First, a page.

HUD secretary denies contract because contractor "doesn't like the president"?
Inspector general looks into HUD secretary's comments
By STEPHEN OHLEMACHER
Associated Press Writer
WASHINGTON (AP) -- An inspector general is
investigating Housing and Urban Development Secretary
Alphonso Jackson's comments to a Dallas business group
that he rejected an advertising contract because the
contractor had criticized President Bush.
"We have received a number of complaints from the
public as well as from members of Congress," Michael
Zerega, spokesman for HUD's inspector general, said
Friday. "We are reviewing this matter and will look to
the facts and any applicable law or requirements."
Jackson issued an apology Wednesday, saying he made up
the story. He won Bush's support Friday.
"Alphonso Jackson has admitted that what he said
earlier was improper, that it was a mistake and the
president accepts that and still supports a man with
whom he's had a long and close relationship," White
House press secretary Tony Snow said.
Meanwhile, the Congressional Research Service issued a
memorandum saying it would violate federal law - and
perhaps the Constitution - to deny a contract to
someone because of his or her political affiliation.
The memo was released Friday by Sen. Frank Lautenberg,
D-N.J., who had requested the opinion.
"Contracts may not be awarded on the basis of personal
or political favoritism, and all potential contractors
should be treated with complete impartiality and with
preferential treatment for none," said the memo,
signed by John Luckey, a lawyer with the nonpartisan
Jackson told a Dallas business group April 28 about a
minority contractor who finally had landed an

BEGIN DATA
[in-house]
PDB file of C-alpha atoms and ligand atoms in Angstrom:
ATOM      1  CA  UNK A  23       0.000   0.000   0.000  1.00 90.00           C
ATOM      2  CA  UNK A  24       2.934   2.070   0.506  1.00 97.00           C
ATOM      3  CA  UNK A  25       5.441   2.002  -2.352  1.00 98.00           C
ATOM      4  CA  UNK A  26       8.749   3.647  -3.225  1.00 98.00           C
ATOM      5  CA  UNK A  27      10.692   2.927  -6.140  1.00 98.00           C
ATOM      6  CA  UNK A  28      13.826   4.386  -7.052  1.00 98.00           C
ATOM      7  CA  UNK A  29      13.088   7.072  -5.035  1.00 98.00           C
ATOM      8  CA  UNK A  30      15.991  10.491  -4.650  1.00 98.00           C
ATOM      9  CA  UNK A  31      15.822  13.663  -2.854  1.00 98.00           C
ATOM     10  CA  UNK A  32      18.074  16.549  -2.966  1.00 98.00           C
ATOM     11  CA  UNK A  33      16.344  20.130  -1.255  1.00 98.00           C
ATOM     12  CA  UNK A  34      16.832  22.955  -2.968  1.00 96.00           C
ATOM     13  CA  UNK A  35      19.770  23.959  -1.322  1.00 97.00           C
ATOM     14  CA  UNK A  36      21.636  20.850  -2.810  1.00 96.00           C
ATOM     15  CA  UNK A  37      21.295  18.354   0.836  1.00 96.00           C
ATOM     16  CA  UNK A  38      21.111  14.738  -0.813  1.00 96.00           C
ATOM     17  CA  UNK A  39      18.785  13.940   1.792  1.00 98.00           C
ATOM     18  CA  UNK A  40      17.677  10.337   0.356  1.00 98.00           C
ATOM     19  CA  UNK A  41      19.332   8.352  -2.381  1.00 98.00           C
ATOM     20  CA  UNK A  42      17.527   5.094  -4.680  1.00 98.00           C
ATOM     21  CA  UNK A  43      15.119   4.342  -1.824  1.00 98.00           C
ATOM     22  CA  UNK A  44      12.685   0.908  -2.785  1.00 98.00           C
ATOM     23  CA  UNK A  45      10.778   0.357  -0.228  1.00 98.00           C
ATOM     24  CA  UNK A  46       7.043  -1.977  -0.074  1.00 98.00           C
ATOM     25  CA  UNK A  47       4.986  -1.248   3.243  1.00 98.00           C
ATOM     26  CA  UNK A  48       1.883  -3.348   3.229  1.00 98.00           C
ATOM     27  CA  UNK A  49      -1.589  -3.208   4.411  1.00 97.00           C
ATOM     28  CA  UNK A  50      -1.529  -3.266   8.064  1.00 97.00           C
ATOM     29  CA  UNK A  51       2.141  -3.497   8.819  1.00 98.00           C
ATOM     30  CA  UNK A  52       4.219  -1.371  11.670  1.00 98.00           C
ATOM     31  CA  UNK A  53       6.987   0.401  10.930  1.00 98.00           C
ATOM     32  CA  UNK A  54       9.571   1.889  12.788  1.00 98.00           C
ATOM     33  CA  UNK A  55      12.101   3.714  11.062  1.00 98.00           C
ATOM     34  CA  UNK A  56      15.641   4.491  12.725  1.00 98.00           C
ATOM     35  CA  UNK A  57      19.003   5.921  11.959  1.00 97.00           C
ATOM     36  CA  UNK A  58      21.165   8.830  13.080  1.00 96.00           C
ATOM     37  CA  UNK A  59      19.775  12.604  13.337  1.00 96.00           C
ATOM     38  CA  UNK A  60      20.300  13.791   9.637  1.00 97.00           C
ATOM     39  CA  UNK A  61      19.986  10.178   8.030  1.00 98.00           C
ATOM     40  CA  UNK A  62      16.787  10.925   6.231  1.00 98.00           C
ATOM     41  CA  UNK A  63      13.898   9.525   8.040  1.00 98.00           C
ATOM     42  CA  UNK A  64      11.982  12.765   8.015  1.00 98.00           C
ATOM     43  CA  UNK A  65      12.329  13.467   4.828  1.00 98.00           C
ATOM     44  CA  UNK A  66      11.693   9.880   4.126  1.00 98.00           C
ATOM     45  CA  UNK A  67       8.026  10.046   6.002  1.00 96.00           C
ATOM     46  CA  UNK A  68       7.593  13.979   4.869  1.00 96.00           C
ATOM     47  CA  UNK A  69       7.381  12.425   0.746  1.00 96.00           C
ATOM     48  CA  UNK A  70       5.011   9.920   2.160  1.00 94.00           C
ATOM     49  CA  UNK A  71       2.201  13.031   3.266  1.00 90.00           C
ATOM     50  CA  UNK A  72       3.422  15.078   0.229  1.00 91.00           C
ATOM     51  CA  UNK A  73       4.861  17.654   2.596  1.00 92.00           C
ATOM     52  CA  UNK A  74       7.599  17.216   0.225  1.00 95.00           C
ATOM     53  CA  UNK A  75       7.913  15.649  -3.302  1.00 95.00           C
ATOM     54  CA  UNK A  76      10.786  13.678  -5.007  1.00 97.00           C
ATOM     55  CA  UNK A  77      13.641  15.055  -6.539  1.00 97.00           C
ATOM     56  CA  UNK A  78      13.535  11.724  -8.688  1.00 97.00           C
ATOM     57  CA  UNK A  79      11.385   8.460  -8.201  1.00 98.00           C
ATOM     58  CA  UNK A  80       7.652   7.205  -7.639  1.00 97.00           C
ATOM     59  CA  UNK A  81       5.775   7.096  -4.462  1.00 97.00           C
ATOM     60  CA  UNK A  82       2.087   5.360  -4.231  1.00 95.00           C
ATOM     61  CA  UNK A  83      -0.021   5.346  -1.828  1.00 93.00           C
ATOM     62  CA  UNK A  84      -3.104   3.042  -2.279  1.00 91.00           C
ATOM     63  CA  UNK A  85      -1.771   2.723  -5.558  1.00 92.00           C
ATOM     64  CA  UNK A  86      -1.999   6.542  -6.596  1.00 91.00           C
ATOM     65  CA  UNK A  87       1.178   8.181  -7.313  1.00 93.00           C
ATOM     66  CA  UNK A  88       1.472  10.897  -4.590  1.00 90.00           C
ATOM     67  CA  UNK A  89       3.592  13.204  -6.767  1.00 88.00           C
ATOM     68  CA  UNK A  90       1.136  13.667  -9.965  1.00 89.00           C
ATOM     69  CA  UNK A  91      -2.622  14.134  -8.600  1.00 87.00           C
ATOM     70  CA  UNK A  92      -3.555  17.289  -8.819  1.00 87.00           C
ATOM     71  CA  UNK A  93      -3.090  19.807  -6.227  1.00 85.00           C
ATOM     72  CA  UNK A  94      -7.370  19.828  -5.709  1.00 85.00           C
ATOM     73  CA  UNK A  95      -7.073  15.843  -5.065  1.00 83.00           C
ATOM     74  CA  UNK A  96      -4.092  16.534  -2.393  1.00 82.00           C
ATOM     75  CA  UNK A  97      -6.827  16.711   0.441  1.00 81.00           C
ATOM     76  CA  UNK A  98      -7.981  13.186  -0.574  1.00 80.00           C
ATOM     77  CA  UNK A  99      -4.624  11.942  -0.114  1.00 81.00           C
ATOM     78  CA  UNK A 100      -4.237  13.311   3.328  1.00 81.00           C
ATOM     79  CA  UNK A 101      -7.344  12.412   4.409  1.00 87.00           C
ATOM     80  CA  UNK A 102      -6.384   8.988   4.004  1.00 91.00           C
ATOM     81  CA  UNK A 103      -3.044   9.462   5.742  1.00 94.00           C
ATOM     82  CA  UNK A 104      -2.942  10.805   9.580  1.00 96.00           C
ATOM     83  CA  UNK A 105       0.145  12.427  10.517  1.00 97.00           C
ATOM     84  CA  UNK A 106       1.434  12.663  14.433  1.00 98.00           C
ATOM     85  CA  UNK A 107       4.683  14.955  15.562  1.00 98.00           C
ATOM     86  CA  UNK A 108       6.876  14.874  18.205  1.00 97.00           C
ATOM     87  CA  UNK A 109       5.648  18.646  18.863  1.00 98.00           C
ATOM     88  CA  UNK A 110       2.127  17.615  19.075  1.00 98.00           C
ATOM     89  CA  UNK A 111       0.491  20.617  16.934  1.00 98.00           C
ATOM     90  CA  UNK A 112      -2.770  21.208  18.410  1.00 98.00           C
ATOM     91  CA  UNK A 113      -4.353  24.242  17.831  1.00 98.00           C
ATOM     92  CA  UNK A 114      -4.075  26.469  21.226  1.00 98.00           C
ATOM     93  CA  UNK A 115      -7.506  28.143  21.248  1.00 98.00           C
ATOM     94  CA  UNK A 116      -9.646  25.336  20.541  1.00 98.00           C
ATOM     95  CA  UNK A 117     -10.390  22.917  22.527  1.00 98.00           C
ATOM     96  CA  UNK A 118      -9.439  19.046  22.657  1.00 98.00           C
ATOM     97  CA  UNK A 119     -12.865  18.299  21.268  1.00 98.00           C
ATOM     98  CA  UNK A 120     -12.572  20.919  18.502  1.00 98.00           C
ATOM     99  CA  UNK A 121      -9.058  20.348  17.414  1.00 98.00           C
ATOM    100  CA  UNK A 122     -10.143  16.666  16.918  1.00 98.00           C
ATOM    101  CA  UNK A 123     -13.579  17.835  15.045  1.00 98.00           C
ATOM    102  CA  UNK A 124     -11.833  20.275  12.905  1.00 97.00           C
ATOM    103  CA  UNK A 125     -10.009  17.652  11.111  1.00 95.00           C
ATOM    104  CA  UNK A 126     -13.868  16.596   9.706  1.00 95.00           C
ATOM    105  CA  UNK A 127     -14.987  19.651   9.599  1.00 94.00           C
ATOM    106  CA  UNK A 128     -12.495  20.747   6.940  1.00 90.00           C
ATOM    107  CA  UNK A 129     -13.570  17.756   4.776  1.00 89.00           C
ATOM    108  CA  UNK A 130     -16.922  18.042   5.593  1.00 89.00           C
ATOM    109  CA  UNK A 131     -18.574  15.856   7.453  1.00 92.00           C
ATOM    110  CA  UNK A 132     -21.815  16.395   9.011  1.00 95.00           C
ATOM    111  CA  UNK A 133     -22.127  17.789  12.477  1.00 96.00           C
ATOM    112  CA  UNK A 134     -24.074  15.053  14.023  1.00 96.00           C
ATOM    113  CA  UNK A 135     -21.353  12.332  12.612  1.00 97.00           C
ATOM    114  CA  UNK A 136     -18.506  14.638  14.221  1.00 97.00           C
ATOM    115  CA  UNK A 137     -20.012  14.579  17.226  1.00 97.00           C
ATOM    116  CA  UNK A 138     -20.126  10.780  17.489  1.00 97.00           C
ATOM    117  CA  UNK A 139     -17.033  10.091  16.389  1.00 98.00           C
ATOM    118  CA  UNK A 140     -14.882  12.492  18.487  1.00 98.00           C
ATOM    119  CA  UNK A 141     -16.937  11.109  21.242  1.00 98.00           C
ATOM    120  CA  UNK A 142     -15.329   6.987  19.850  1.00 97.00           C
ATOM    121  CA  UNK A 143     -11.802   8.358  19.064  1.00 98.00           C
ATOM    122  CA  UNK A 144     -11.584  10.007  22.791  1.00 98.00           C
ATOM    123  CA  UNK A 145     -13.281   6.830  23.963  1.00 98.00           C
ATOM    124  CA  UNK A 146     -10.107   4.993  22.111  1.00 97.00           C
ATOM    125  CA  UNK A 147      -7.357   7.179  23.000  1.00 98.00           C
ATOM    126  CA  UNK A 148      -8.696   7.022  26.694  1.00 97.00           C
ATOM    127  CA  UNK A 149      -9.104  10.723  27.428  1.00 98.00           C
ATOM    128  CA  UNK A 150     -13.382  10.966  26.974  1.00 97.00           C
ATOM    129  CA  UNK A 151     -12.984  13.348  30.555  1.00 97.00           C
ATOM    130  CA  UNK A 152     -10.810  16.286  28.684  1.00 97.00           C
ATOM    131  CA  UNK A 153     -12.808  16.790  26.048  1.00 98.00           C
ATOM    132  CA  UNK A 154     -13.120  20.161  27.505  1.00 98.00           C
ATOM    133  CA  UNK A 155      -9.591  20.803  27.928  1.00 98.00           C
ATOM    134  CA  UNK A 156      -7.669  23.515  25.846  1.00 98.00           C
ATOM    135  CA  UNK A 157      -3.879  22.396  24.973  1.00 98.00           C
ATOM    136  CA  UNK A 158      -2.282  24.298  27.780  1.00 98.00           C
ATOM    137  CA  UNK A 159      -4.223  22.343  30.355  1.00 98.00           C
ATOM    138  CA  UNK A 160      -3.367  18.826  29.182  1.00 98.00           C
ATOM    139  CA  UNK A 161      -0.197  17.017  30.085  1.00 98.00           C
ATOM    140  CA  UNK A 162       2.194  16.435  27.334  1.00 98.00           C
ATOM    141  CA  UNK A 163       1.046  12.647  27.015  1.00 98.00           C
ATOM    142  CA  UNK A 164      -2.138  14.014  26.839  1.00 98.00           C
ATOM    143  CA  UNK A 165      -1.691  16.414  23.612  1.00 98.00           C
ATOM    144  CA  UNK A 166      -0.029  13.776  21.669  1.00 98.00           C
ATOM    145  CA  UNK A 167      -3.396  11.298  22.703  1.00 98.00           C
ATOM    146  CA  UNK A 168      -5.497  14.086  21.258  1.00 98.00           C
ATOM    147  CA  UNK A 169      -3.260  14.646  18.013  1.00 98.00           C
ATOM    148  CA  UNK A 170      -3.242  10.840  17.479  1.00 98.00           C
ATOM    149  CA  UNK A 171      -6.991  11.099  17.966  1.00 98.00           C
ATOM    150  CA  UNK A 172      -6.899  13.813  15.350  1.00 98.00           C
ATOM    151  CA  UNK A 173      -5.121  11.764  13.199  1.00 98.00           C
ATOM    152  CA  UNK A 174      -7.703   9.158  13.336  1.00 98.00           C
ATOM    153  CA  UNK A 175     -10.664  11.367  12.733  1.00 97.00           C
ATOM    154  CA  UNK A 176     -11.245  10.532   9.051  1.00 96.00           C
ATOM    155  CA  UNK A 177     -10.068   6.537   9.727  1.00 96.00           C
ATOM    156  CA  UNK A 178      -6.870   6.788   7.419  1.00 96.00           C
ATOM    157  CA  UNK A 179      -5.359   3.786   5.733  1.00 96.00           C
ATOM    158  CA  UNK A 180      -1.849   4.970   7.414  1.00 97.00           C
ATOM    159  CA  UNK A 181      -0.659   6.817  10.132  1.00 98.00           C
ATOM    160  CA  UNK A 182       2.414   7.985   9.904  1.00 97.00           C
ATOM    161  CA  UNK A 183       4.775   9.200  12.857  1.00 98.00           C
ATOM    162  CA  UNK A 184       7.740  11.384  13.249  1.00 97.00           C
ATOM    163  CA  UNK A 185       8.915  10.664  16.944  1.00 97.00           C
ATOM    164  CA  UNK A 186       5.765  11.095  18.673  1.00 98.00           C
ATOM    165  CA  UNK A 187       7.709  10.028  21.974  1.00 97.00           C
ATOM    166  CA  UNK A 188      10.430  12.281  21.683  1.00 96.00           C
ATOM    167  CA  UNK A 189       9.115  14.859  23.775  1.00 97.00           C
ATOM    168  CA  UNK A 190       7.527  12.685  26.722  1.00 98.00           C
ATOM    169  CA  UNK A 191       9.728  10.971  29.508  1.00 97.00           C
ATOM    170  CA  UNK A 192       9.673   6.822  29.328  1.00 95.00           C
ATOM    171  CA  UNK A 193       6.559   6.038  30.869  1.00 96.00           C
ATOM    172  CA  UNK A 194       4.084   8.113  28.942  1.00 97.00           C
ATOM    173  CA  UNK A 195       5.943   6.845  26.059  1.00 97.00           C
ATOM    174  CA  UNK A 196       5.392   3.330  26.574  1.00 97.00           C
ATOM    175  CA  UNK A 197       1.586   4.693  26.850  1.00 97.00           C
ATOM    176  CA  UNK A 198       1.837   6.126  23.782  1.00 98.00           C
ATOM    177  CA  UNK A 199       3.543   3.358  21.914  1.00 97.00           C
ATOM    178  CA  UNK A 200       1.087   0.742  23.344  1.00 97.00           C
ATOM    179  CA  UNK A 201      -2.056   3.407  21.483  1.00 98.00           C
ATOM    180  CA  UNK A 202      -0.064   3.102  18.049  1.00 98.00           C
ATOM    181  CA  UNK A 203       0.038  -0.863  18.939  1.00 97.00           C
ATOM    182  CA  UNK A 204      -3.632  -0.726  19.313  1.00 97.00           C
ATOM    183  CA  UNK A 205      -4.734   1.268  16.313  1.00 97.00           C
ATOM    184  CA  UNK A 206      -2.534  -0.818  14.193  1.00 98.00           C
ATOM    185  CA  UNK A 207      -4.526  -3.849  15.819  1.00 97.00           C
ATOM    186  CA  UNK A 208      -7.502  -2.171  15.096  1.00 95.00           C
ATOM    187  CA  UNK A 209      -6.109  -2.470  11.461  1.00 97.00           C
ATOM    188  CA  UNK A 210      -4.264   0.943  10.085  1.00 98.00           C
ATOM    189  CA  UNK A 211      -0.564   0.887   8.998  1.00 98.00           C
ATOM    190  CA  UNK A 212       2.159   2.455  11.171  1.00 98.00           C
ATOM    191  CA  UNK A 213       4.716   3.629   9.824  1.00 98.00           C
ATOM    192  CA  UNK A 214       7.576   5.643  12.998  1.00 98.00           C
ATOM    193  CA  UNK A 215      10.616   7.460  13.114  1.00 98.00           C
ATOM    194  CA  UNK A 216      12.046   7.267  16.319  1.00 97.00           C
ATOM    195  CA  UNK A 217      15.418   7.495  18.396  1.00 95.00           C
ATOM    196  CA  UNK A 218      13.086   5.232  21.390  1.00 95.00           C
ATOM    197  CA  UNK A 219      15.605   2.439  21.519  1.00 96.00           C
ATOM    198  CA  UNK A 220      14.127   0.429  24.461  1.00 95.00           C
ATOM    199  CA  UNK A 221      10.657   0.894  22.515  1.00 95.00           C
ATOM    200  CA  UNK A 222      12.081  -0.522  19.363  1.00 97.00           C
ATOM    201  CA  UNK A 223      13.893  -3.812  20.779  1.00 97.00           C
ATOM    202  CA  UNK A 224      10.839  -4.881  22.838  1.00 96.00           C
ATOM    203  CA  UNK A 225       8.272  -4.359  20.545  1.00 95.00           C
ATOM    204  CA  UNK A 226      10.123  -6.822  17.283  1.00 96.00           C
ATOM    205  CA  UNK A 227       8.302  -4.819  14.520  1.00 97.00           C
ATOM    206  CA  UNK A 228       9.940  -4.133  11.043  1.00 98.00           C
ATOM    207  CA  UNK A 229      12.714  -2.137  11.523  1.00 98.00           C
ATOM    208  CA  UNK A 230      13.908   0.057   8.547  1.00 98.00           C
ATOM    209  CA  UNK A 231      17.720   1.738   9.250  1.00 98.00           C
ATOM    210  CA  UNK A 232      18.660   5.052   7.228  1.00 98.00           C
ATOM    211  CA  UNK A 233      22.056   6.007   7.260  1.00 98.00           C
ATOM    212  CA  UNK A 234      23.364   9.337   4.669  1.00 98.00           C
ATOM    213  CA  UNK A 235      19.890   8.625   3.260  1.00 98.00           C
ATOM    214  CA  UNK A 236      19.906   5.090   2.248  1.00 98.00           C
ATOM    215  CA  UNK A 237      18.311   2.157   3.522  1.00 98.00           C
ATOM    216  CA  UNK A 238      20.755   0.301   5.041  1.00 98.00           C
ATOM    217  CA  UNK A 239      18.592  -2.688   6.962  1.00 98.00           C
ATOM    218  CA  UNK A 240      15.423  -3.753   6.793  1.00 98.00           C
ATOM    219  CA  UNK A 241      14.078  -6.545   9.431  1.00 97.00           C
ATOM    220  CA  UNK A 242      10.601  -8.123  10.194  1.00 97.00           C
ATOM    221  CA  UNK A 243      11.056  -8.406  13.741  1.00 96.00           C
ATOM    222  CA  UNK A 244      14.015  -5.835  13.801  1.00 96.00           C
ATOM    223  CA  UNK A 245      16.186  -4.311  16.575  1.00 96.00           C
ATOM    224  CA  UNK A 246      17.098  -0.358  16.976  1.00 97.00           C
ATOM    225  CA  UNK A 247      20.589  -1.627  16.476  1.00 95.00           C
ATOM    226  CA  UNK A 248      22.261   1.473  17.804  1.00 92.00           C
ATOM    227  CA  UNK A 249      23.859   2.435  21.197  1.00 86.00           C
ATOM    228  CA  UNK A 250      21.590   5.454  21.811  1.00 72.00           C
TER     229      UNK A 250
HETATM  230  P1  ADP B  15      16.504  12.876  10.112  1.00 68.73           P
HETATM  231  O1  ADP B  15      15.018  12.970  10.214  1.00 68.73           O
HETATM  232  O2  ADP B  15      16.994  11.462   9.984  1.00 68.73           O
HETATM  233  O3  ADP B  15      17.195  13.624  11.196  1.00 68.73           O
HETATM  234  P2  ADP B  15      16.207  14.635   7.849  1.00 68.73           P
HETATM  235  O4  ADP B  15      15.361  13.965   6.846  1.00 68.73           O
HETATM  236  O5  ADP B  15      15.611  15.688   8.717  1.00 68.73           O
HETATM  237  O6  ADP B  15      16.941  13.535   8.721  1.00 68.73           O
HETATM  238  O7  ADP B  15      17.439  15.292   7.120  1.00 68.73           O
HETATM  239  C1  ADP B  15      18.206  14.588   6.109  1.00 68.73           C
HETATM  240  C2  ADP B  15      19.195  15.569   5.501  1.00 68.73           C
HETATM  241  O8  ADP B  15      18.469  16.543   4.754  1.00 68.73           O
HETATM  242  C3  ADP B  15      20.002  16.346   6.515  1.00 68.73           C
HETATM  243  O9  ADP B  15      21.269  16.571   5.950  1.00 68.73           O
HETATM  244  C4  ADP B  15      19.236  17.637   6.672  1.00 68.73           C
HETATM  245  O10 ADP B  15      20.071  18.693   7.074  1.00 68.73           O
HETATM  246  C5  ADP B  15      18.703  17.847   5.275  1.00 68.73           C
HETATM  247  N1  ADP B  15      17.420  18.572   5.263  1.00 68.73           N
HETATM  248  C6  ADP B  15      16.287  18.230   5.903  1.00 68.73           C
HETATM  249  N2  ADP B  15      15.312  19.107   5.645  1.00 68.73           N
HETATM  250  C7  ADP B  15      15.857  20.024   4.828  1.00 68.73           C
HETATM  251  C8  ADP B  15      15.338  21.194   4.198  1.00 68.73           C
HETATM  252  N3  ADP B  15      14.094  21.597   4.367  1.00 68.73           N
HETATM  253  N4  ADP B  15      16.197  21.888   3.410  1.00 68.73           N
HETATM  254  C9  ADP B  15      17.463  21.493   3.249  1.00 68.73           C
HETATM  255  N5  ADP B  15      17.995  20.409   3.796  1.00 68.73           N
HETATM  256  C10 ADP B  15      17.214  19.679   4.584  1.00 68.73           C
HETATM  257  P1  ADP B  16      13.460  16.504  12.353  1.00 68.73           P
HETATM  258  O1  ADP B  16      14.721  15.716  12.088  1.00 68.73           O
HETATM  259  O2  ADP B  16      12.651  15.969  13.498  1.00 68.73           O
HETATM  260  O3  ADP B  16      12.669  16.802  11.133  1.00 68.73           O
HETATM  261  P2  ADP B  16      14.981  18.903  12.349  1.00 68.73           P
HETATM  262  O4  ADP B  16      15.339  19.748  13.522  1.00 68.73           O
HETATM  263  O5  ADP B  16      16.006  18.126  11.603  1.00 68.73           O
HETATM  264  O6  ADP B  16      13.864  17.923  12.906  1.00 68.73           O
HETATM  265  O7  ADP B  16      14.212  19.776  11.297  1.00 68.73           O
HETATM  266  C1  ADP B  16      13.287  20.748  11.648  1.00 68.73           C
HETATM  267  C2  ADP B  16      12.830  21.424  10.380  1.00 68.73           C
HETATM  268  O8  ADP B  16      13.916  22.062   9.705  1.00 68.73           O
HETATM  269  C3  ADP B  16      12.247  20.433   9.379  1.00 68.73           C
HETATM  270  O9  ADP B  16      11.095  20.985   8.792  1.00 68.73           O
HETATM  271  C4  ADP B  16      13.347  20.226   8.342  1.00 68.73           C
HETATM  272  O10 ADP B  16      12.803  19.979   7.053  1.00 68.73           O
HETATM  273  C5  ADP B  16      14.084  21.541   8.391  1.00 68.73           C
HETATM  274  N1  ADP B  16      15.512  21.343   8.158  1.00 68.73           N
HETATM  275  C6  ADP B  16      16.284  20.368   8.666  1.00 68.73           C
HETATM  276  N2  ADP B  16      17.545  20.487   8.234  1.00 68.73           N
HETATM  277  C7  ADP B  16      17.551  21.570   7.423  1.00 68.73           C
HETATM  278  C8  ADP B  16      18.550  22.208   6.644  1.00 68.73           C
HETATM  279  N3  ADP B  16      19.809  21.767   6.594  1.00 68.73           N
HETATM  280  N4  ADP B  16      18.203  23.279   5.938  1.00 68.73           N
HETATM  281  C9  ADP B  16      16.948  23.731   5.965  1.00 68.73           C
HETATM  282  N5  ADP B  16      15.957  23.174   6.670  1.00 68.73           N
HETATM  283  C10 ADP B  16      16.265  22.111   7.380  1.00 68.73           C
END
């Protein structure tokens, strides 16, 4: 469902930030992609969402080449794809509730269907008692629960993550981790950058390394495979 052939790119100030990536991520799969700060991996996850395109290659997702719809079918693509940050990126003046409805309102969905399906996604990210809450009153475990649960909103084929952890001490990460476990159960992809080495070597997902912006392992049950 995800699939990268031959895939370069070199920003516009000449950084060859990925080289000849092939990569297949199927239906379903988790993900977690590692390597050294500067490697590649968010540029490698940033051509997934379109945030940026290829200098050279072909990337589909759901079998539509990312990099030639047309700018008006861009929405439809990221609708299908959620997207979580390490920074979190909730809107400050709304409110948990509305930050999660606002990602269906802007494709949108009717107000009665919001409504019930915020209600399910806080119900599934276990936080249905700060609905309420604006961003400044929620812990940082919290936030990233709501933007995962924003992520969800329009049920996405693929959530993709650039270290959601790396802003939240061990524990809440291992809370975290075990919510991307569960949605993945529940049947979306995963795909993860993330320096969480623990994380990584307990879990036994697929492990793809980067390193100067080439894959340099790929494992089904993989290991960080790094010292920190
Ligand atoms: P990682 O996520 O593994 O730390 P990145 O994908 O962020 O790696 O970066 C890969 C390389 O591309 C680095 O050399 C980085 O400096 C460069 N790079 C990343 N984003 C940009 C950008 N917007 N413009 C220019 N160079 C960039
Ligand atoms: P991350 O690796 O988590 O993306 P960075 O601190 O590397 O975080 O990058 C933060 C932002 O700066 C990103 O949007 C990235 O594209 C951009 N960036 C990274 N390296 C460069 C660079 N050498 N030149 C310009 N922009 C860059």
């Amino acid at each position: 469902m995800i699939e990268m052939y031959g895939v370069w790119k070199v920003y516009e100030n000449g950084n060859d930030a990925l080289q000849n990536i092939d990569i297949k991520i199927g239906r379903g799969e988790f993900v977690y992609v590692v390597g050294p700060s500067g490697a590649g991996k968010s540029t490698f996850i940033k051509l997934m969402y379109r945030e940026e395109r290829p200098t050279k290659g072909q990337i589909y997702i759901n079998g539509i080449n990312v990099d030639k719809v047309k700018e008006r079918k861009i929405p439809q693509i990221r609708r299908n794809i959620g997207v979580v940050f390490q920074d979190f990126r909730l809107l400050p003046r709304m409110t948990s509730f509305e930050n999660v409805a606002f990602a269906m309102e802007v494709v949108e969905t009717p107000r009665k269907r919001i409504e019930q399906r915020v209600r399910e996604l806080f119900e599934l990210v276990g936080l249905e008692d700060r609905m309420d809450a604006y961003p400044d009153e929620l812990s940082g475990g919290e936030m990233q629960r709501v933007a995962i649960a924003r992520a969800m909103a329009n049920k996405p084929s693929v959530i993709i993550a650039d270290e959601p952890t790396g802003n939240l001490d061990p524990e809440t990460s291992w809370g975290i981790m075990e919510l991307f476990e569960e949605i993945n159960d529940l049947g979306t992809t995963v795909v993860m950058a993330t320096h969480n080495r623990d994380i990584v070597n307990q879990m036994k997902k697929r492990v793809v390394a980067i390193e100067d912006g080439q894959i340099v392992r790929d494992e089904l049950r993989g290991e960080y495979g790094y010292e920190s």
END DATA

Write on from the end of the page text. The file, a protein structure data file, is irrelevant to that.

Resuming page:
advertising contract with HUD after trying for 10
years, according to an article in the Dallas Business
Jackson said that when the man approached him to thank
him for the contract, the contractor said he didn't
"He didn't get the contract," Jackson told the group,
according to the newspaper. "Why should I reward
someone who doesn't like the president, so they can
use funds to try to campaign against the president?
Logic says they don't get the contract. That's the way
HUD spokesman Jerry Brown said Jackson would cooperate
with the investigation.
Zerega said there was no timetable for the
investigation. The inspector general, Kenneth Donohue,
who does not report to Jackson, has several options if
he finds wrongdoing. He could simply issue a report,
or he could work with the U.S. attorney's office to
seek a criminal indictment.
Several Democrats in Congress had called for the
"Secretary Jackson was bragging not only about
violating contracting law, but also about violating
someone's Constitutional rights," Lautenberg said in a
statement. "This is a serious matter and it deserves a
serious response from the President."
Christopher Yukins, co-director of the Government
Procurement Law Program at George Washington
University, said politics is not supposed to play a
part in awarding government contracts.
"The basic rule is that procurement decisions have to
be based upon reasonable criteria, they have to be
based upon reasonable factors," Yukins said. "A purely
political decision would not be considered a
reasonable factor in awarding a federal contract and
it would be simple for the contractor to challenge
this as an unreasonable, irrational decision."
Jackson joined the Bush administration in 2001 as
HUD's deputy secretary and chief operating officer. He
became HUD secretary in 2004.
Before arriving in Washington, Jackson was president
of American Electric Power-TEXAS in Austin. Before
that, he had been president and chief executive of the
Dallas Housing Authority.